When I read The Adventures of Tom Sawyer, I thought it was a kind of fun boy’s adventure, but noting really amazing. I didn’t quite understand why it had come to be regarded so highly, and when I stared reading the sequel, I was expecting it to be something very similar. As it happens, I was very wrong. While there is some of the same sense of humour as the first book, it’s a much darker and edgier read overall.
Right at the start, you know it’s going to have a very different tone, because it’s about Huck’s plans to get away from his abusive father. Along the way, he’s joined by a man named Jim, an escaped slave, and the two of them try to avoid the authorities while on the run, getting into all sorts of scrapes along the way. Some of these are slightly more light-hearted encounters, similar to the first book, but amidst it all you’ve got a lot of really intense drama. I felt sorry for Huck, because it’s going to take him a long time to get over all that childhood trauma.
I don’t want to spoil anything, but besides Huck being abused by his father, this book features quite a lot of violence. A few people are killed quite brutally, and in front of Huck too. One part of the story sees Huck caught up in a family feud, which has come to the point of bloodshed. He also watches someone else get gunned down in cold blood too at another point too. It really rattled me at times, and it’s funny to me that this is a book for children. Perhaps I’m just more sensitive as an adult, and if I’d read it when I was younger, I’d have been more nonchalant about the violence.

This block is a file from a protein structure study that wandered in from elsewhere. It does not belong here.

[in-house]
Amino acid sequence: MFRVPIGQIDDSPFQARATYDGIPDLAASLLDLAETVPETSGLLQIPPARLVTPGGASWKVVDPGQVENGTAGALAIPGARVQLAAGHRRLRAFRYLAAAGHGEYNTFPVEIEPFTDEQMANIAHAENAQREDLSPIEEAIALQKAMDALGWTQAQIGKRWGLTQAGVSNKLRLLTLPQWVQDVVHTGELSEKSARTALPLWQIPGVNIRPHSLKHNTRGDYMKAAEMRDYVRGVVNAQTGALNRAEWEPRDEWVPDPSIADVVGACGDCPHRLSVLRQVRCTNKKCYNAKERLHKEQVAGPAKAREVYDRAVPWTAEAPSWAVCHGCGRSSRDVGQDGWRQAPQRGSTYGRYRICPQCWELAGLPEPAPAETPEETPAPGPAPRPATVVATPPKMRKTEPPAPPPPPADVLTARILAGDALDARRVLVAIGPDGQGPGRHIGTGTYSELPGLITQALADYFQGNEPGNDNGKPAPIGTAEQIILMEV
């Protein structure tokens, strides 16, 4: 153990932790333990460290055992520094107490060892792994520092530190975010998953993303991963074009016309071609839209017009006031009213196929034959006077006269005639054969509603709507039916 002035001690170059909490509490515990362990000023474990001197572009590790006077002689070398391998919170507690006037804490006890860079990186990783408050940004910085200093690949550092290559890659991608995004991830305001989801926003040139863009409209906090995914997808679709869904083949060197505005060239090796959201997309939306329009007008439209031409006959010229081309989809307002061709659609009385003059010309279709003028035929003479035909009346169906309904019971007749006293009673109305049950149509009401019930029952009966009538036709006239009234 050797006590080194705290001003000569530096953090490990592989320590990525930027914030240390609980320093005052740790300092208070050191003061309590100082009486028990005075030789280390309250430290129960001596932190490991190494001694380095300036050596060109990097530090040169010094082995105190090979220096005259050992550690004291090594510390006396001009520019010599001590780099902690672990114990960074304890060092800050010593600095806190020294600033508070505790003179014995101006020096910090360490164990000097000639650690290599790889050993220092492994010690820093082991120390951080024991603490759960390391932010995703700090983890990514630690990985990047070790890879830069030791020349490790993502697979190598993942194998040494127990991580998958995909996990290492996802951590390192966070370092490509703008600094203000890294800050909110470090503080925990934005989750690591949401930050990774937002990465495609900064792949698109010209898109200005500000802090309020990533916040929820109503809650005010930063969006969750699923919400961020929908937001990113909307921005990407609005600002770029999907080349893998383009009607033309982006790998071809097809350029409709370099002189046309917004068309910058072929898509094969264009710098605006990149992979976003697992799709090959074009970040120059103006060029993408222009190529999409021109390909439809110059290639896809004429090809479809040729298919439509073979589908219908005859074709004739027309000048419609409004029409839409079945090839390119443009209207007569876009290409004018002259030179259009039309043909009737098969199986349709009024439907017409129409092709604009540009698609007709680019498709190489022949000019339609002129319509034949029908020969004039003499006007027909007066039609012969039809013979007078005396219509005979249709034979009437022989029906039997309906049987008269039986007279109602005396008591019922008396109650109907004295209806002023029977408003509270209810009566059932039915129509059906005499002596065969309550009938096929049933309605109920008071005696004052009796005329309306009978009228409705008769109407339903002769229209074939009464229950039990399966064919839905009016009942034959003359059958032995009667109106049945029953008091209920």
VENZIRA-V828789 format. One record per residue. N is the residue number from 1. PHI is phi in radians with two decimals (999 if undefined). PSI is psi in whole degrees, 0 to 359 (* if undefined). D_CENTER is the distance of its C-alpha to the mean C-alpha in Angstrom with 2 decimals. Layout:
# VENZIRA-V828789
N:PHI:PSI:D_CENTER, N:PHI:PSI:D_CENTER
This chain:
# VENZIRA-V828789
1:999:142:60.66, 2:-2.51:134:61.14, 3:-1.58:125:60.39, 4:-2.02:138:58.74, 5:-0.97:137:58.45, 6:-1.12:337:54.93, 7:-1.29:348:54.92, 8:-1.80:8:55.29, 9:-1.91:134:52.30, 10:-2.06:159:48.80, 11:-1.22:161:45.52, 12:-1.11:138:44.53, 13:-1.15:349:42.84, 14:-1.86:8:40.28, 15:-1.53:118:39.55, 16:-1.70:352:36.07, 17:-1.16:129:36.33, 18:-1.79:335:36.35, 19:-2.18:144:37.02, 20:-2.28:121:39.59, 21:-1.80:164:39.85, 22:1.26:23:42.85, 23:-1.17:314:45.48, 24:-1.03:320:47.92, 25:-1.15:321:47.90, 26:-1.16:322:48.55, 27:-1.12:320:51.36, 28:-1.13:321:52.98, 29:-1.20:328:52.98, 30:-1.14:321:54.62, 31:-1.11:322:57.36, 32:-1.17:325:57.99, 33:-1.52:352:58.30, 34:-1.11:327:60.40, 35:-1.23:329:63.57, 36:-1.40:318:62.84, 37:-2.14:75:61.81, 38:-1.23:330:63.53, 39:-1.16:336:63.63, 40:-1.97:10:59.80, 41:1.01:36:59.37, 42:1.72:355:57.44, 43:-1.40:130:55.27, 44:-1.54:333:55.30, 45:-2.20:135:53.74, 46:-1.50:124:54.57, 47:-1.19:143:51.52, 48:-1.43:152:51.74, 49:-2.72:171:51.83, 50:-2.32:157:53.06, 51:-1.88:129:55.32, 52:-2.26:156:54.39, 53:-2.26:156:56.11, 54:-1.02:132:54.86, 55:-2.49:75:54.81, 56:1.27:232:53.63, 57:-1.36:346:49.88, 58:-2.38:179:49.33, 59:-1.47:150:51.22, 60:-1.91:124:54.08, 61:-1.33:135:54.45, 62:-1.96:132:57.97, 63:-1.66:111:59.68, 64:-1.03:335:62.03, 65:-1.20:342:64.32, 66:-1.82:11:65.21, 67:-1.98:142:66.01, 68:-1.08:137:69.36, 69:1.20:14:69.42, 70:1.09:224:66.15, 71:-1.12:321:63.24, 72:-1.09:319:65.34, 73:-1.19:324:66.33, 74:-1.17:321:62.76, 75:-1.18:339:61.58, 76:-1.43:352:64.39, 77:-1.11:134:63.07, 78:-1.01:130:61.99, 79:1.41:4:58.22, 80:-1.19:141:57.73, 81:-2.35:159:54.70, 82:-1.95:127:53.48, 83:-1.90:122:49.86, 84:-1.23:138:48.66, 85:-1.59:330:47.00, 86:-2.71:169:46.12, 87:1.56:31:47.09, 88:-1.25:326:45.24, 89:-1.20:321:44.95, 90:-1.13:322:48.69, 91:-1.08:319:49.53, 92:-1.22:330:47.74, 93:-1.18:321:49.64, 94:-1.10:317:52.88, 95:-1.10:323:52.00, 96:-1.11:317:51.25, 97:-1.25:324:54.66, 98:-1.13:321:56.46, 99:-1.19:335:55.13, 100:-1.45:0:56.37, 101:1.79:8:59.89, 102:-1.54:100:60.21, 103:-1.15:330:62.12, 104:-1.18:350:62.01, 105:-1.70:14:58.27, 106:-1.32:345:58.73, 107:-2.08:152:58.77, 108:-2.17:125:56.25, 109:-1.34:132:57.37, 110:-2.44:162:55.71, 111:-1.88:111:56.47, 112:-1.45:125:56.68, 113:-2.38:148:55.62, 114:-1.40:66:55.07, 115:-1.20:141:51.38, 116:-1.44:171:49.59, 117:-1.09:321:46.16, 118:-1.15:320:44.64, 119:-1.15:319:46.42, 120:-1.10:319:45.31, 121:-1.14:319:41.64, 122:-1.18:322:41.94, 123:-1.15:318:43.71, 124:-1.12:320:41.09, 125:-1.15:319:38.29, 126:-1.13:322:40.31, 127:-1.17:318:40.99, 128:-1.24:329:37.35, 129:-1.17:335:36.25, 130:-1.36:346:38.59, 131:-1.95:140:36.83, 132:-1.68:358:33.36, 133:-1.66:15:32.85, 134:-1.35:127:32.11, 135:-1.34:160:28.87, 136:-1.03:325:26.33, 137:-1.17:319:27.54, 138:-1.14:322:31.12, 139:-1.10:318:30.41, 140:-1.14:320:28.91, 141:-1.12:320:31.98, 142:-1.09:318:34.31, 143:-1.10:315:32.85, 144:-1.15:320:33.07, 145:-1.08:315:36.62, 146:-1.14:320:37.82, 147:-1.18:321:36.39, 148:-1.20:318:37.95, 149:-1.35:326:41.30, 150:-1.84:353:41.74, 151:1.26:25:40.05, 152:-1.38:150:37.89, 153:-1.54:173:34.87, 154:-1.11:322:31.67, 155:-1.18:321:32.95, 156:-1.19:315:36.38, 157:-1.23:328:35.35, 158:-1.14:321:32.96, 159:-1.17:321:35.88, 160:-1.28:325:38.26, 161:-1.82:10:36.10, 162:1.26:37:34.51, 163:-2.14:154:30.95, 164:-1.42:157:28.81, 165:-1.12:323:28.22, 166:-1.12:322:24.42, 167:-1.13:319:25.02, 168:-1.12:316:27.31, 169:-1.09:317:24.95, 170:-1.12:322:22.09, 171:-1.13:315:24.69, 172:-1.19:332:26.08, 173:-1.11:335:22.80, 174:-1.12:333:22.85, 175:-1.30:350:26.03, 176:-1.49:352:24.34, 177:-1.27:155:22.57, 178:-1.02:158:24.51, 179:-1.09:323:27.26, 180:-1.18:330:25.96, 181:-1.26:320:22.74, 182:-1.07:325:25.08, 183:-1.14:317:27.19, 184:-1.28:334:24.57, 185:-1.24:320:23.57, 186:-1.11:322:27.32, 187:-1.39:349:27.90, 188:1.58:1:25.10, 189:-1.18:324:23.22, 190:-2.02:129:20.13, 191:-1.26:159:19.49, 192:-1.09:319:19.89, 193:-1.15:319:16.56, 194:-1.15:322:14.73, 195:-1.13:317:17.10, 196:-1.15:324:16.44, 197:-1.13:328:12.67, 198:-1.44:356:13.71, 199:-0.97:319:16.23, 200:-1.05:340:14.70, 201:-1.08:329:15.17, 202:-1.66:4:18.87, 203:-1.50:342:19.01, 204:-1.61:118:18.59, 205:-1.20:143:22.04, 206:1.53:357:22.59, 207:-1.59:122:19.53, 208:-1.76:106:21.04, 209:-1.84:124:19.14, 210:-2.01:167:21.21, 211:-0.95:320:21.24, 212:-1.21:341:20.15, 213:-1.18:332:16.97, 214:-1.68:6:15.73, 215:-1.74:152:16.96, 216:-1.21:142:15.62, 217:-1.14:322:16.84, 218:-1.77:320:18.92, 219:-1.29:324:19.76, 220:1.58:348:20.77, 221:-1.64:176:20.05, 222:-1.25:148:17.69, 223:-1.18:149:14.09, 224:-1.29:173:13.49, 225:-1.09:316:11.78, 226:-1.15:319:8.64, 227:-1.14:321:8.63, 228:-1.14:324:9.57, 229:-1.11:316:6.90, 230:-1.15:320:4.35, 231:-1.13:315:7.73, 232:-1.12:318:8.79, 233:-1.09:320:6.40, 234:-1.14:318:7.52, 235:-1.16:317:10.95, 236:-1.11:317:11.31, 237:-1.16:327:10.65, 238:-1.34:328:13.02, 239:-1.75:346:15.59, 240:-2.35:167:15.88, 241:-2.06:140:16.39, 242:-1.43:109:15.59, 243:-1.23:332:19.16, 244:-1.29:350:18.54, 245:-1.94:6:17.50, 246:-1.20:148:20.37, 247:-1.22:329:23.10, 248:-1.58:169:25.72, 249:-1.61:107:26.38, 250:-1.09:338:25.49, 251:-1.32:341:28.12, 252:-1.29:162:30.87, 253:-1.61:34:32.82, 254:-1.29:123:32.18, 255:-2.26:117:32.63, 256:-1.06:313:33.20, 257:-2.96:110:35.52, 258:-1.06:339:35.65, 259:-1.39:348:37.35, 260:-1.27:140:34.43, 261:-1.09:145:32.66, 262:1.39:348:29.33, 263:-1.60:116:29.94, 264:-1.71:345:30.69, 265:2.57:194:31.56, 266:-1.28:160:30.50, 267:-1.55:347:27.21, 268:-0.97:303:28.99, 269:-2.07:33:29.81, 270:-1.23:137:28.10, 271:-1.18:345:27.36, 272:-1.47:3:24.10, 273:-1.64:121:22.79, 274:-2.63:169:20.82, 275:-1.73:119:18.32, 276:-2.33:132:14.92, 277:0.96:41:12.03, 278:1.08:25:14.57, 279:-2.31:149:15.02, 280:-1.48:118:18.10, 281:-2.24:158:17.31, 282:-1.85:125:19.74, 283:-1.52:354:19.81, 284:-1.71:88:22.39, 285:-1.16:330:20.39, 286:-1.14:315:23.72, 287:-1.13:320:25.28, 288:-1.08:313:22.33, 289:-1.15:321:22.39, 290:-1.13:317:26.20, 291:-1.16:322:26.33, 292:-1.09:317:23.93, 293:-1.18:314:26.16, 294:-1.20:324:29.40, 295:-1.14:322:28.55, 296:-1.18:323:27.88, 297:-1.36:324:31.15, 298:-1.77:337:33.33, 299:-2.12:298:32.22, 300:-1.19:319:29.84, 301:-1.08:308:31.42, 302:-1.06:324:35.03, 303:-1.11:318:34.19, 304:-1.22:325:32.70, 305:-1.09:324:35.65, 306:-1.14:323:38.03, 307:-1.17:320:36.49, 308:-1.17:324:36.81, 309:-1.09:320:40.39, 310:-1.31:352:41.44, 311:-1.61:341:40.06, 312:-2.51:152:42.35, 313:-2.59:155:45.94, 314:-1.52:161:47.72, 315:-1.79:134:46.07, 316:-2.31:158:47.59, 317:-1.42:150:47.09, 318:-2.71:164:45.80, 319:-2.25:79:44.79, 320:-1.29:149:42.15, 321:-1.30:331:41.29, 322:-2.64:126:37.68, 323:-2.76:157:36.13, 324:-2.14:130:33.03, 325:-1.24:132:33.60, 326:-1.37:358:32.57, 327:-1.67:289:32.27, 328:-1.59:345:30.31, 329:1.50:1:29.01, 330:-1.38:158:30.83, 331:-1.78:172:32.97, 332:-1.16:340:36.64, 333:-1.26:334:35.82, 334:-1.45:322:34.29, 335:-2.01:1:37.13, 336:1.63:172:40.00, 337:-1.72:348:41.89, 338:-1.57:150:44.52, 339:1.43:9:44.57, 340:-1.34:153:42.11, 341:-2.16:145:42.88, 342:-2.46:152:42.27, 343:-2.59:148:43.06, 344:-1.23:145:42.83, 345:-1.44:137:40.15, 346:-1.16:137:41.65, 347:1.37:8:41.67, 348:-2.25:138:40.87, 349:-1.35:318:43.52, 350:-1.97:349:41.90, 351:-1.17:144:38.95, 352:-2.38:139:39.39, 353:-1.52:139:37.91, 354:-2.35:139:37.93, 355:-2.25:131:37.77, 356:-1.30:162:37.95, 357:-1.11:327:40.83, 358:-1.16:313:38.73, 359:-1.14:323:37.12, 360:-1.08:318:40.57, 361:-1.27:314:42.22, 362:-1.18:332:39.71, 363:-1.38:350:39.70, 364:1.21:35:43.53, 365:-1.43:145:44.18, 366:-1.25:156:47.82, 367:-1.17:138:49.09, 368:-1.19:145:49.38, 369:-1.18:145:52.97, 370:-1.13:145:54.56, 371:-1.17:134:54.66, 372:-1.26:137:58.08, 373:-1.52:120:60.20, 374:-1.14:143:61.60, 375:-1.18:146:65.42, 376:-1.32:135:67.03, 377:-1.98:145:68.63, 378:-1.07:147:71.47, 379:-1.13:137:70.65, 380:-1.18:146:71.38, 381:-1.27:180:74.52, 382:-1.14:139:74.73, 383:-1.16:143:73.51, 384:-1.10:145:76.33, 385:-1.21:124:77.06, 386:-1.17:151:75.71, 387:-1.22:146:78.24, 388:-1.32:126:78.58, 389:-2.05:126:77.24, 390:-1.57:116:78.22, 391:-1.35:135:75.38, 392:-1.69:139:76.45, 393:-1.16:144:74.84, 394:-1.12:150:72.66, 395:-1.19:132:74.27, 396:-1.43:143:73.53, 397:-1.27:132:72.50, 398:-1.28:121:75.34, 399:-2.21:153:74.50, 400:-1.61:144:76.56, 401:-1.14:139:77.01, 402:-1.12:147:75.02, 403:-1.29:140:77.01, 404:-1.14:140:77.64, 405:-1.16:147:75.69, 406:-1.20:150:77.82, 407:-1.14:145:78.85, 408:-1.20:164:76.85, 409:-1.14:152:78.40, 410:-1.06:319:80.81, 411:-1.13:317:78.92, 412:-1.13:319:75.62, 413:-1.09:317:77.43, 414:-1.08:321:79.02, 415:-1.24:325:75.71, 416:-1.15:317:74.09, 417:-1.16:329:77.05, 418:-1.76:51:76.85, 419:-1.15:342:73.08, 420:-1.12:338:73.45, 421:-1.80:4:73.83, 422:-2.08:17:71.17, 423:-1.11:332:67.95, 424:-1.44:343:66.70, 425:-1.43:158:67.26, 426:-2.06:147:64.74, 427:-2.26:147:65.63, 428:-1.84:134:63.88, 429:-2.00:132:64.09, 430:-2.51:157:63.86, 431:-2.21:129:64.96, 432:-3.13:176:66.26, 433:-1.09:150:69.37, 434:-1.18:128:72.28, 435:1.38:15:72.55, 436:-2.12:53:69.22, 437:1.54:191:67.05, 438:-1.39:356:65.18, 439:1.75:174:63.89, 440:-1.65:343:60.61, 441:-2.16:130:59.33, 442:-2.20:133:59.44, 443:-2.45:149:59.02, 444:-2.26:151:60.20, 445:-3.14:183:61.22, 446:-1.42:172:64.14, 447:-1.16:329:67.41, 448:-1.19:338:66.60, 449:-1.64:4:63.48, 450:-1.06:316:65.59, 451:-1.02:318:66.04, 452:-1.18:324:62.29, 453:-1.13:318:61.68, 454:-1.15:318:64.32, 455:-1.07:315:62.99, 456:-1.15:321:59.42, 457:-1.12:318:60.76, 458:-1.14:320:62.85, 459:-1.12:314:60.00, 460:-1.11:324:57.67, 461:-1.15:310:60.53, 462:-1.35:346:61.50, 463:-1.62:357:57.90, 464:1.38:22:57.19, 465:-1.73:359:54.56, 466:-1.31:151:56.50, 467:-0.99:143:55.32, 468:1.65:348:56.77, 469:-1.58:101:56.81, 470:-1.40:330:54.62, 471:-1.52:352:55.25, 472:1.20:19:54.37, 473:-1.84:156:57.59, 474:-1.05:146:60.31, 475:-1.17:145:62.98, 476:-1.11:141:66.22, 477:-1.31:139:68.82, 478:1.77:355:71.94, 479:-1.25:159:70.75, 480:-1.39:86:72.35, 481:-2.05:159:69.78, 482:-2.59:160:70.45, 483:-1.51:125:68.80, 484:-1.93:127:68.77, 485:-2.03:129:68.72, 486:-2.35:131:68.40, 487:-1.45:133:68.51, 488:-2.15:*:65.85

Despite Mark Twain saying at the start of the novel, that there’s no meaning behind what he writes, it seems pretty obvious that it’s anti-slavery, at very least. Jim is shown to be a sympathetic character and Huck ends up working hard to keep him from being enslaved again. For this, I admire it, but at the same time, Jim feels like he’s a bit of a stereotype, and is often the butt of the joke. My feelings towards it are quite mixed, because it was obviously fairly progressive for its time, but it also hasn’t aged well. There are also a lot of slurs tossed around casually (even by Huck) which might be uncomfortable for some readers, but I think it serves well as an accurate reflection of the attitudes when it was written.
Overall, I really enjoyed this novel. I never knew what was going to happen next, and because Huck and Jim were always on the move, it means that you get to meet lots of different characters as it goes along. While I do think it’s better than The Adventures of Tom Sawyer, I do partially think that my enjoyment of this book stems from standing on the shoulders of what preceded it. Huck’s harrowing experiences are more pronounced following the romp of the last book and it works well in the sense that it’s showing life getting harder as he grows older.